A story for our times, in a nutshell, for non-investment experts.
Mike Burry is brilliant, but has trouble dealing with people face to face. As a young boy he was obsessed with fairness and honesty. He learned recently that he has Aspergers, which explains in part some of his gifts and peculiarities, and perhaps also why he was able to see the truth of our troubles before many others did. “Only someone who has Asperger’s,” he said, “Would read a subprime-mortgage-bond prospectus.” (p. 183, “The Big Short”).
Starting from a young age, one of his hobbies was studying the stock market.
He recognized early that there was little or no logic behind the charts and graphs of the investment professionals. He also recognized that success in investing isn’t something that can be taught: “If that were true,” he said, “It’d be the most popular school in the world, with an impossibly high tuition.” p. 35, “The Big Short” by Michael Lewis
He had trouble talking to people but he was very good at focusing on one thing and learning about it, and that’s what he did with investing. He searched for out-of-favor companies with sound fundamentals that no one wanted to invest in. Even as a medical resident, he continued to study markets, and eventually began blogging about his trades, some of which were very successful. He attracted a broad following.
In 2000 he left medicine and started an investment company, Scion Capital.
He went into his office, closed the blinds and the door, read about investing and started making trades.
He was phenomenally successful.
In about 2004, he realized that something strange was happening in the home lending and mortgage business.
A lot of lenders were making loans that looked unusually risky.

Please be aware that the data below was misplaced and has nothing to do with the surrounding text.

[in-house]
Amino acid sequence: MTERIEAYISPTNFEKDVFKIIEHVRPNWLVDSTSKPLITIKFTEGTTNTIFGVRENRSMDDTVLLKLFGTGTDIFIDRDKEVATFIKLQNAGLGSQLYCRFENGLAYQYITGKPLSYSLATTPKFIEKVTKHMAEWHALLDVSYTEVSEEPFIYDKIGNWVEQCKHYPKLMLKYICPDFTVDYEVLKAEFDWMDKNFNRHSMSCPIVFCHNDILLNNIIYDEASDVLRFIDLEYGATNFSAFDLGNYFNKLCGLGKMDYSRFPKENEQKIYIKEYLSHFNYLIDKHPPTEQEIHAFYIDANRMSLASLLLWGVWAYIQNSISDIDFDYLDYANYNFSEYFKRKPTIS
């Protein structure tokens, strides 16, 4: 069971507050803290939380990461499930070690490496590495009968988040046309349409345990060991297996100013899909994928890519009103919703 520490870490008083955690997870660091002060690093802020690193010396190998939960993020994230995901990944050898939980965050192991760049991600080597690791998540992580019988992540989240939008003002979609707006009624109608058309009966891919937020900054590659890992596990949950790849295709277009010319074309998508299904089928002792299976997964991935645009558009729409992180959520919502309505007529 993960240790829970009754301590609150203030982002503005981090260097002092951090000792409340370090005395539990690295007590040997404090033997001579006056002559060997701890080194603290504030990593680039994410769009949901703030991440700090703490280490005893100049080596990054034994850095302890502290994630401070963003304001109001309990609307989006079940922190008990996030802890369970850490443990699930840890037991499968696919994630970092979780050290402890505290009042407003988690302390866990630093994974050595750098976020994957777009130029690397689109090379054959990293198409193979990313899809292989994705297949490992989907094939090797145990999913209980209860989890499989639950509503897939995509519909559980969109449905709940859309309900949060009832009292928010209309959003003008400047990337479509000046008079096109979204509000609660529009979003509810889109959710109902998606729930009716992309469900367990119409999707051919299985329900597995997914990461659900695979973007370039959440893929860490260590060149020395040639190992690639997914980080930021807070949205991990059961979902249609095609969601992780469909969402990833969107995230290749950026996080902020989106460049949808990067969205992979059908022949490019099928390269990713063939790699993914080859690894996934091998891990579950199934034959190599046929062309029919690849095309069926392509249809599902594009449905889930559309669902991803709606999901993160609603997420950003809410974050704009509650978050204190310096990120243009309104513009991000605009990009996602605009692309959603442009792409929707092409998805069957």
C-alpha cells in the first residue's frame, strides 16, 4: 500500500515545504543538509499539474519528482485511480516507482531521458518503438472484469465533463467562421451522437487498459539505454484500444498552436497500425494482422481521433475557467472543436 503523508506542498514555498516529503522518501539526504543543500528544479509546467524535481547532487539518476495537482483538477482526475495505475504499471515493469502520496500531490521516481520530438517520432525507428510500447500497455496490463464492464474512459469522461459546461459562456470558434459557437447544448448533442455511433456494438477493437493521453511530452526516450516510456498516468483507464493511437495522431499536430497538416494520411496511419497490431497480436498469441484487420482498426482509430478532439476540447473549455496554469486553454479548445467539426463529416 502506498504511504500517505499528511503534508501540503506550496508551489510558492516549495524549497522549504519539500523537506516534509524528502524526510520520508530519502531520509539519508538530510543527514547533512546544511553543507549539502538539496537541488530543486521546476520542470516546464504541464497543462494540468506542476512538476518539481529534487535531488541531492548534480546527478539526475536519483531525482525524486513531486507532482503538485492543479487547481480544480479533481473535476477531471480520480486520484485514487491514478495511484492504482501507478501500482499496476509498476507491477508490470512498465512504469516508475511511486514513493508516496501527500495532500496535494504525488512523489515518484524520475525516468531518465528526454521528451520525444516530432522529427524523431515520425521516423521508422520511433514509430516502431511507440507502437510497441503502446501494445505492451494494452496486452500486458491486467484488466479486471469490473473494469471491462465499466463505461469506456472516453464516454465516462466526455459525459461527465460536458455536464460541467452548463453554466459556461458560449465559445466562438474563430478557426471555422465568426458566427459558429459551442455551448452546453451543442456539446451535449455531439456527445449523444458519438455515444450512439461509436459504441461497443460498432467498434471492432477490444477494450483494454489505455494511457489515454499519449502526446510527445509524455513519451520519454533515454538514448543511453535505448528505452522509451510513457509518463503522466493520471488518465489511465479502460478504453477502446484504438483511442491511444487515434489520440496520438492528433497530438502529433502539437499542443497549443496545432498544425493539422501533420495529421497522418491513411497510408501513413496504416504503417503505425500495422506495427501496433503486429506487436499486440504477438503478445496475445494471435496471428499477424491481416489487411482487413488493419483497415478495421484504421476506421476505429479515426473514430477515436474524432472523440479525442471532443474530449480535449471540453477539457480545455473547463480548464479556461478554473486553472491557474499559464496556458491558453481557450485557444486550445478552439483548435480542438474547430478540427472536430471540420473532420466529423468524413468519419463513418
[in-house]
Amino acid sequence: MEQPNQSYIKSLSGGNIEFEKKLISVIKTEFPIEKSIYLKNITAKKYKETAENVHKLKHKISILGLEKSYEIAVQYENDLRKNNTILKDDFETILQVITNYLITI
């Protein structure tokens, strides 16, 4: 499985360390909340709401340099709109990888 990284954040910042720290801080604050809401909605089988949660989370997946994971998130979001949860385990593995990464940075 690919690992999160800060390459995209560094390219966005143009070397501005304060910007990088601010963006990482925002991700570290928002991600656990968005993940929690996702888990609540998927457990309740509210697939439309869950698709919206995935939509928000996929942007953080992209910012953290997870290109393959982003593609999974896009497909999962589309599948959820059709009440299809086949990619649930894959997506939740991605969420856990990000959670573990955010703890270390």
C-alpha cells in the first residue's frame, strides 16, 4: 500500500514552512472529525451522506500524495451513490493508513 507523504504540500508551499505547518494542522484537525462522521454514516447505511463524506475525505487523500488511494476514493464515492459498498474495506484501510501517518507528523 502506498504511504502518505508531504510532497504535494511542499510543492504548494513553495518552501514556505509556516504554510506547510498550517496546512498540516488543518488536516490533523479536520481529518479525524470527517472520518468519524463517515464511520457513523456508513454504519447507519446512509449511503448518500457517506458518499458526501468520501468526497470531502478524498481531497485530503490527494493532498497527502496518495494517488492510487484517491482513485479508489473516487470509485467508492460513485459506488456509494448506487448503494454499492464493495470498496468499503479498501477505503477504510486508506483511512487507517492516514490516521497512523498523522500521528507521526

Investment bankers and brokers were “packaging” and selling questionable loans into bonds to “spread the risk.” They argued that it was unlikely that all the loans would go bad at once, so these bonds were a good bet. Rating agencies like Moody’s and Standard and Poor’s agreed, and gave the bonds AAA ratings. This worked so well, bankers and brokers divided the bonds up into more bonds, clumping together the worst of the worst and the not quite so horrible, and sold those. The ratings agencies rated these AAA, AA, BBB, etc., depending on how stinky they were. The market boomed. Traders’, bankers’ and investment managers’ salaries soared.
This is a gross oversimplification. Here’s a picture of how it worked, by someone who really understands it:
It did not look like a good way to do business. Burry set out to figure how the parties involved were getting away with it.
He discovered that most people didn’t know or didn’t want to know what was going on. Investors who bought the loans didn’t know what was in them.
The rating agencies didn’t either. People on the street trusted the banks, newspapers, brokers, regulators, news commentators and rating agencies, and all of those entities said things were great. Bigwigs at investment banks like Lehman Brothers and Goldman Sachs might have known what was going on, but they weren’t talking to Mike Burry. They were busy raking in dough.
Burry decided that these types of investments were going to blow up, and he decided to bet against them. He bought some and then bought insurance on them.
Soon things began to look even worse, so he bought insurance on the companies that were insuring his risky bets.
Everyone, including his investors thought he was crazy. He forced some of his clients to stay with him by using legally marginal tactics. Some threatened to sue him.
Then the insurers stopped selling him insurance. Why? Goldman Sachs (and some other big banker/investor firms) realized he was right. They wanted to bet against these type of investments too, even though they were creating them.
Confusing, I know. I don’t think I can describe it any better. Help would be appreciated.
We all the know the rest. The mortgage bubble popped. The investment banks collapsed and tax payers nicely bailed them out.
Mike Burry made $100 million for himself. He made $700 million for the investors who stuck with him. No one said thank you.
Then he closed his investment company.
He’s now buying land with water rights, and gold. I probably would too, if I had $100 million.